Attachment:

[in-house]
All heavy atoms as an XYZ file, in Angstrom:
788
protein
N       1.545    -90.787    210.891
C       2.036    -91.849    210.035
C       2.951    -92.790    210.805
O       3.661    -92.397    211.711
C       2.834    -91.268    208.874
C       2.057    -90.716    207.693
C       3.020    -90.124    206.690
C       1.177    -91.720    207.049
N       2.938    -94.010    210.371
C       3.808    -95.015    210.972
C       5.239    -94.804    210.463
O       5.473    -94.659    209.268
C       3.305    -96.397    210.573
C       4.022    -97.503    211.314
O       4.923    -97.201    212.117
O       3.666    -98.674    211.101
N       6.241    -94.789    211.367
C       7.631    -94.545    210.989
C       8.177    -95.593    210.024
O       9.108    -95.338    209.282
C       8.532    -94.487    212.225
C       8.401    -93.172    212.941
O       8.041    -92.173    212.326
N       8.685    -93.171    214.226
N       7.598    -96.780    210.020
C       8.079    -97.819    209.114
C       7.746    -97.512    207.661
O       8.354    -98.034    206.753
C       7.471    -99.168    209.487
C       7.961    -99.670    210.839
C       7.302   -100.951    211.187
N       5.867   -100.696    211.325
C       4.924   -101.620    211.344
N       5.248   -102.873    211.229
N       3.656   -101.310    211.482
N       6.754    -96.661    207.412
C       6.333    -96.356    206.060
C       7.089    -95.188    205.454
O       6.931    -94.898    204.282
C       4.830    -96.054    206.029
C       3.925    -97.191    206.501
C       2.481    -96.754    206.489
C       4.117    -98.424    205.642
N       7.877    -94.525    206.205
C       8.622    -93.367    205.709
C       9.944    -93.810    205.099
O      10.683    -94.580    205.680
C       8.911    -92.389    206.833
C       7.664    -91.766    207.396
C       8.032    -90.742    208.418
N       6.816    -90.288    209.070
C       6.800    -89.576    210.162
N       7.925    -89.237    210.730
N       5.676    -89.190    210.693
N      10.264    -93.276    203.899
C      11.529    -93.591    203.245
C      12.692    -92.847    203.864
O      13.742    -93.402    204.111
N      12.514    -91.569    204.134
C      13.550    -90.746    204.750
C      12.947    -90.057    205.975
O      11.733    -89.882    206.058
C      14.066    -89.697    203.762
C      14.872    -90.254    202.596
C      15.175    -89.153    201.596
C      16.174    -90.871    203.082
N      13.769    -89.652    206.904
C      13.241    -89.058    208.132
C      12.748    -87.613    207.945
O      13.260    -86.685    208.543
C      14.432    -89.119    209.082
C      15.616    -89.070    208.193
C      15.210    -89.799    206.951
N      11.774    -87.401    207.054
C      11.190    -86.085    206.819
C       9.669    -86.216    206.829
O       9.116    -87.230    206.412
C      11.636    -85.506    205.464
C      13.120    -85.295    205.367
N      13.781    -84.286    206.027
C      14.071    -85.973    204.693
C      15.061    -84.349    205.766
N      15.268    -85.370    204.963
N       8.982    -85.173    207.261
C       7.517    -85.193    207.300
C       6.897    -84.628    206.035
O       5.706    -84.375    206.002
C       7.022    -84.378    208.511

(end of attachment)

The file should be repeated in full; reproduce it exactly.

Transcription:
[in-house]
All heavy atoms as an XYZ file, in Angstrom:
788
protein
N       1.545    -90.787    210.891
C       2.036    -91.849    210.035
C       2.951    -92.790    210.805
O       3.661    -92.397    211.711
C       2.834    -91.268    208.874
C       2.057    -90.716    207.693
C       3.020    -90.124    206.690
C       1.177    -91.720    207.049
N       2.938    -94.010    210.371
C       3.808    -95.015    210.972
C       5.239    -94.804    210.463
O       5.473    -94.659    209.268
C       3.305    -96.397    210.573
C       4.022    -97.503    211.314
O       4.923    -97.201    212.117
O       3.666    -98.674    211.101
N       6.241    -94.789    211.367
C       7.631    -94.545    210.989
C       8.177    -95.593    210.024
O       9.108    -95.338    209.282
C       8.532    -94.487    212.225
C       8.401    -93.172    212.941
O       8.041    -92.173    212.326
N       8.685    -93.171    214.226
N       7.598    -96.780    210.020
C       8.079    -97.819    209.114
C       7.746    -97.512    207.661
O       8.354    -98.034    206.753
C       7.471    -99.168    209.487
C       7.961    -99.670    210.839
C       7.302   -100.951    211.187
N       5.867   -100.696    211.325
C       4.924   -101.620    211.344
N       5.248   -102.873    211.229
N       3.656   -101.310    211.482
N       6.754    -96.661    207.412
C       6.333    -96.356    206.060
C       7.089    -95.188    205.454
O       6.931    -94.898    204.282
C       4.830    -96.054    206.029
C       3.925    -97.191    206.501
C       2.481    -96.754    206.489
C       4.117    -98.424    205.642
N       7.877    -94.525    206.205
C       8.622    -93.367    205.709
C       9.944    -93.810    205.099
O      10.683    -94.580    205.680
C       8.911    -92.389    206.833
C       7.664    -91.766    207.396
C       8.032    -90.742    208.418
N       6.816    -90.288    209.070
C       6.800    -89.576    210.162
N       7.925    -89.237    210.730
N       5.676    -89.190    210.693
N      10.264    -93.276    203.899
C      11.529    -93.591    203.245
C      12.692    -92.847    203.864
O      13.742    -93.402    204.111
N      12.514    -91.569    204.134
C      13.550    -90.746    204.750
C      12.947    -90.057    205.975
O      11.733    -89.882    206.058
C      14.066    -89.697    203.762
C      14.872    -90.254    202.596
C      15.175    -89.153    201.596
C      16.174    -90.871    203.082
N      13.769    -89.652    206.904
C      13.241    -89.058    208.132
C      12.748    -87.613    207.945
O      13.260    -86.685    208.543
C      14.432    -89.119    209.082
C      15.616    -89.070    208.193
C      15.210    -89.799    206.951
N      11.774    -87.401    207.054
C      11.190    -86.085    206.819
C       9.669    -86.216    206.829
O       9.116    -87.230    206.412
C      11.636    -85.506    205.464
C      13.120    -85.295    205.367
N      13.781    -84.286    206.027
C      14.071    -85.973    204.693
C      15.061    -84.349    205.766
N      15.268    -85.370    204.963
N       8.982    -85.173    207.261
C       7.517    -85.193    207.300
C       6.897    -84.628    206.035
O       5.706    -84.375    206.002
C       7.022    -84.378    208.511